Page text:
Scientists Make Terrible Politicians
To make a political decision, you sort through the evidence to find the facts that are most relevant to the issue—and “relevant,” please note, is a value judgement, not a simple matter of fact. Using the relevant evidence as a framework, you weigh competing values against one another—this also involves a value judgment—and then you weigh competing interests against one another, and look for a compromise on which most of the contending parties can more or less agree. If no such compromise can be found, in a democratic society, you put it to a vote and do what the majority says. That’s how politics is done; we might even call it the political method.
That’s not how science is done, though. The scientific method is a way of finding out which statements about nature are false and discarding them, under the not unreasonable assumption that you’ll be left with a set of statements about nature that are as close as possible to the truth. That process rules out compromise. If you’re Lavoisier and you’re trying to figure out how combustion works, you don’t say, hey, here’s the oxygenation theory and there’s the phlogiston theory, let’s agree that half of combustion happens one way and the other half the other; you work out an experiment that will disprove one of them, and accept its verdict. What’s inadmissible in science, though, is the heart of competent politics.
In science, furthermore, interests are entirely irrelevant in theory. (In practice—well, we’ll get to that in a bit.) Decisions about values are transferred from the individual scientist to the scientific community via such practices as peer review, which make and enforce value judgments about what counts as good, relevant, and important research in each field. The point of these habits is to give scientists as much room as possible to focus purely on the evidence, so that facts can be known as facts, without interference from values or interests. It’s precisely the habits of mind that exclude values and interests from questions of fact in scientific research that make modern science one of the great intellectual achievements of human history, on a par with the invention of logic by the ancient Greeks.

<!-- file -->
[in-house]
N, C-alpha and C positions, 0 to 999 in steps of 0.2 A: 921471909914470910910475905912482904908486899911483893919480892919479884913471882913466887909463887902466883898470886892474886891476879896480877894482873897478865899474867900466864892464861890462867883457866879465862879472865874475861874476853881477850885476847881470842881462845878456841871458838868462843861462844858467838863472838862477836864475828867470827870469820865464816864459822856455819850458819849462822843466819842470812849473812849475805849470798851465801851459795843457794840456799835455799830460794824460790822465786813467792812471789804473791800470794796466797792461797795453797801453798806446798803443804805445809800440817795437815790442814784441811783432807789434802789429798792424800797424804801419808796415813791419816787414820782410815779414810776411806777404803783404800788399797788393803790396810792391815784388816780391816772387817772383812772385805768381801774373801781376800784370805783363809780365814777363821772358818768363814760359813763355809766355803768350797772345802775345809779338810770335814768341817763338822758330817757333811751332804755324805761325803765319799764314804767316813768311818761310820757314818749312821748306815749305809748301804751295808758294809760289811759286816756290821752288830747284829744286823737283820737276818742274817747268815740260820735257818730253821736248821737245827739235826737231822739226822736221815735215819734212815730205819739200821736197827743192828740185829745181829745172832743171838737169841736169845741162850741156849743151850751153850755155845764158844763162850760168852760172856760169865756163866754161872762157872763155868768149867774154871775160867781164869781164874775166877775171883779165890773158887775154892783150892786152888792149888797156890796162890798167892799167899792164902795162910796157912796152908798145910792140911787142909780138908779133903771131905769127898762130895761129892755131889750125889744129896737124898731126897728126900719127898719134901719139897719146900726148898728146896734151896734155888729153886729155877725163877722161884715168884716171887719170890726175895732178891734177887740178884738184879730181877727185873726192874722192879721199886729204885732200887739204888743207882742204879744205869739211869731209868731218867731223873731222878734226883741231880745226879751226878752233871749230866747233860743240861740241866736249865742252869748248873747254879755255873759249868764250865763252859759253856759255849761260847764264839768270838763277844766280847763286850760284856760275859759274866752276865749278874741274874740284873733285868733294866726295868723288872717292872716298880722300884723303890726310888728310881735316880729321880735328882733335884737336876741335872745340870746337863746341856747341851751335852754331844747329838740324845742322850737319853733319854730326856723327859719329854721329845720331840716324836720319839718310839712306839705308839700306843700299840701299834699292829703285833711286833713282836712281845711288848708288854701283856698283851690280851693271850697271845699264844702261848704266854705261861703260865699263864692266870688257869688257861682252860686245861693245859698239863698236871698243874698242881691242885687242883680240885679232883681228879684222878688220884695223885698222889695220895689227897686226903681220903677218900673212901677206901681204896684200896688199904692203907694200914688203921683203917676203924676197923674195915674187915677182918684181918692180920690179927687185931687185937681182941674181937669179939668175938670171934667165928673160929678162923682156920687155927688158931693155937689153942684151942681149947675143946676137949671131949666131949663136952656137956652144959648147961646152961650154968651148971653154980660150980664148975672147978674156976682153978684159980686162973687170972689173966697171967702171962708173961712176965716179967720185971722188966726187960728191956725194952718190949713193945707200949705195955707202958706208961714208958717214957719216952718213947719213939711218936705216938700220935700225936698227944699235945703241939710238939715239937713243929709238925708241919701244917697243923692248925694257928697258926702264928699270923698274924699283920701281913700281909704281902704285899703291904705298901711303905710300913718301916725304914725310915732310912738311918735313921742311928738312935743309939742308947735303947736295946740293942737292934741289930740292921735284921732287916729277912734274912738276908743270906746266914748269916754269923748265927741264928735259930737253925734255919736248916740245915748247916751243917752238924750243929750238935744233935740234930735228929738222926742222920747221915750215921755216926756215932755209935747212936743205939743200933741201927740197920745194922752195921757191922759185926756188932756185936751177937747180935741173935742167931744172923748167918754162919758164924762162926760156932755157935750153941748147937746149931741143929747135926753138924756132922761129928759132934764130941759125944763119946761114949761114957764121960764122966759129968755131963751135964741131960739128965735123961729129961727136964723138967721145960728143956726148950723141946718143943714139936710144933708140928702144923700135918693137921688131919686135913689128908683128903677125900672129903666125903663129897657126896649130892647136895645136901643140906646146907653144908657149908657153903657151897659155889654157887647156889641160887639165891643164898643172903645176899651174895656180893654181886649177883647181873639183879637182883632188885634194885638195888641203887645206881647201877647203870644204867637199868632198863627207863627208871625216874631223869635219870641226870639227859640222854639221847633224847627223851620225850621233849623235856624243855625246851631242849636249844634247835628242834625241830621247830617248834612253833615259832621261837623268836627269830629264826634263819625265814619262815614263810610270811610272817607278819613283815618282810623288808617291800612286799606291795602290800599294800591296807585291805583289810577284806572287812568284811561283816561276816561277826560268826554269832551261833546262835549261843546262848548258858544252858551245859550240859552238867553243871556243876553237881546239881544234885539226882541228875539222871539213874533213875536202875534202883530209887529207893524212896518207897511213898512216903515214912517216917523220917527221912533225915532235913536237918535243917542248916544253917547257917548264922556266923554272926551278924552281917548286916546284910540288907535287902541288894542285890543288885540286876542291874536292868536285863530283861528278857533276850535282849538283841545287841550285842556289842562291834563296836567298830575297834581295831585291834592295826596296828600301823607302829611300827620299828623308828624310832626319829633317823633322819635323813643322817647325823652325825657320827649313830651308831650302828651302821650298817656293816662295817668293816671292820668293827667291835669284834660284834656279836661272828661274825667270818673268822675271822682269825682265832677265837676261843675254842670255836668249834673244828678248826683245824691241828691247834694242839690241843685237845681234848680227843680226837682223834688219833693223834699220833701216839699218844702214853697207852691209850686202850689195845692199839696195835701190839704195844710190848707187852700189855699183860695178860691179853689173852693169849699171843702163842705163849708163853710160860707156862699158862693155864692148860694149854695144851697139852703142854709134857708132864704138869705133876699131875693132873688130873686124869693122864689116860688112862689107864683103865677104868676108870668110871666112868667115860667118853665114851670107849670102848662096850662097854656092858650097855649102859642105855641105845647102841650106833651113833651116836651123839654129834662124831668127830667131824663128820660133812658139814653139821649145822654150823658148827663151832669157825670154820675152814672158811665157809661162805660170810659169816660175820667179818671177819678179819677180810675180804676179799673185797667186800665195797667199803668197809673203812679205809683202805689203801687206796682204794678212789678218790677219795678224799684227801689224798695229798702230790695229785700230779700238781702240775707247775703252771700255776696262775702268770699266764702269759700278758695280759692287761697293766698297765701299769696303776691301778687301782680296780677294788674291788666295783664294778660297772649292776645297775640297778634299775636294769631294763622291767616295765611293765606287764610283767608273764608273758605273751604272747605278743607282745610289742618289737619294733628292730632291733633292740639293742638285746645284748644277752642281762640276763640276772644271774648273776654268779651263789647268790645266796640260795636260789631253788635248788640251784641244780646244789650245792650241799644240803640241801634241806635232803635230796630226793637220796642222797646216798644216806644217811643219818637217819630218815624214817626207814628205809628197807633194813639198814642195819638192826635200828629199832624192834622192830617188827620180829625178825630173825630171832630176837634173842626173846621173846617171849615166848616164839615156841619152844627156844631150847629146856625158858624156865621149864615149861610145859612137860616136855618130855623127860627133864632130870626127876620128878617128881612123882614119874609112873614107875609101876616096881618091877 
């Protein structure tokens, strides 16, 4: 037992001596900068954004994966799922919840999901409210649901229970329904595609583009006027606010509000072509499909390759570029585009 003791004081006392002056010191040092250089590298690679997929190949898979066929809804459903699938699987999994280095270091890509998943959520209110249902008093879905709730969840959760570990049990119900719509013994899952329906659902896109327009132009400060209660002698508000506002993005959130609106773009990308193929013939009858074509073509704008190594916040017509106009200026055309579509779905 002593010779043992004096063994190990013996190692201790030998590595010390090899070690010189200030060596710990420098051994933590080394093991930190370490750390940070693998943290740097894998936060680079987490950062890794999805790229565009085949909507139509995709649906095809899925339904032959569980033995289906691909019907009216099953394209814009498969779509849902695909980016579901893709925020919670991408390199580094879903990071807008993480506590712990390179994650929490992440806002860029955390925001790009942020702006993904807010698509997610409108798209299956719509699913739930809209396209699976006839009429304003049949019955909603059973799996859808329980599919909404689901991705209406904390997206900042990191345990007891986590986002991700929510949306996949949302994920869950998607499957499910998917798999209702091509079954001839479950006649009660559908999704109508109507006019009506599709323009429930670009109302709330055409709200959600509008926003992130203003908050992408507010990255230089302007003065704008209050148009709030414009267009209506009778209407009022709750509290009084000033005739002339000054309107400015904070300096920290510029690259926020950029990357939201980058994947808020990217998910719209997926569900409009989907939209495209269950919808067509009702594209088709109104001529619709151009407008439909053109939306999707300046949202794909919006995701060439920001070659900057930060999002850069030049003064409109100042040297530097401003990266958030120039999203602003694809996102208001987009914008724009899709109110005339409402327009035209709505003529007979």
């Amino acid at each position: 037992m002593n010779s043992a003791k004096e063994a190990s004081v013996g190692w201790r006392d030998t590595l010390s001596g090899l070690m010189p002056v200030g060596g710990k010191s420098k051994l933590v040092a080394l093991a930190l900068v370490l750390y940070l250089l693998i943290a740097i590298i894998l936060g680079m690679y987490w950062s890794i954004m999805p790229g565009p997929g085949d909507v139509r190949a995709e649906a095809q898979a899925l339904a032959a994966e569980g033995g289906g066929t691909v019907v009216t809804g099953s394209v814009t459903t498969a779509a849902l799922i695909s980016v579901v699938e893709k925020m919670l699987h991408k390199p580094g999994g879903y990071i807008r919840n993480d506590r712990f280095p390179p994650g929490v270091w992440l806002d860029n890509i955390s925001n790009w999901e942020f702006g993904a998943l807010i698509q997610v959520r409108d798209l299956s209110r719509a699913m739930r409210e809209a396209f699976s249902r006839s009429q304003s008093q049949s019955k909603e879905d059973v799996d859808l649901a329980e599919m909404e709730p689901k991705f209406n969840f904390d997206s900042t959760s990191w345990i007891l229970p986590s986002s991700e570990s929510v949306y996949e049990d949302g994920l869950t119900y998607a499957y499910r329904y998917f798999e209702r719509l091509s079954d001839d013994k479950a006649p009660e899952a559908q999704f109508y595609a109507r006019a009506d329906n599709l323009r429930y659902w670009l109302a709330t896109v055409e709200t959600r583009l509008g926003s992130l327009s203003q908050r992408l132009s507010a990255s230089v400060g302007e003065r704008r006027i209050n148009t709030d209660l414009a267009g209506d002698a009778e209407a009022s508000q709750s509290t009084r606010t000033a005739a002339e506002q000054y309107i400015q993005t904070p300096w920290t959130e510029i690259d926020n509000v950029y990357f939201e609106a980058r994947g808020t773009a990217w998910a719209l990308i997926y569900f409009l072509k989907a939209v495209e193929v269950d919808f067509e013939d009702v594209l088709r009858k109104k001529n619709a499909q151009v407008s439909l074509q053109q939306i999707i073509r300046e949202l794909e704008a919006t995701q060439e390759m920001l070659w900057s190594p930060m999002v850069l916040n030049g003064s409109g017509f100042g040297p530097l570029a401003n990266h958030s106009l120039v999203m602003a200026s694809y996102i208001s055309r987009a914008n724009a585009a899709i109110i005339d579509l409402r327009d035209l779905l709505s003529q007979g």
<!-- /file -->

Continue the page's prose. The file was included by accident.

One of the great intellectual crises of the ancient world, in turn, was the discovery that logic was not the solution to every human problem. A similar crisis hangs over the modern world, as claims that science can solve all human problems prove increasingly hard to defend, and the shrill insistence by figures such as Tyson that it just ain’t so should be read as evidence for the imminence of real trouble. Tyson himself has demonstrated clearly enough that a first-rate grasp of astronomy does not prevent the kind of elementary mistake that gets you an F in Political Science 101. He’s hardly alone in displaying the limits of a scientific education; Richard Dawkins is a thoroughly brilliant biologist, but whenever he opens his mouth about religion, he makes the kind of crass generalizations and jawdropping non sequiturs that college sophomores used to find embarrassingly crude.
None of this is helped by the habit, increasingly common in the scientific community, of demanding that questions having to do with values and interests should be decided, not on the evidence, but purely on the social prestige of science.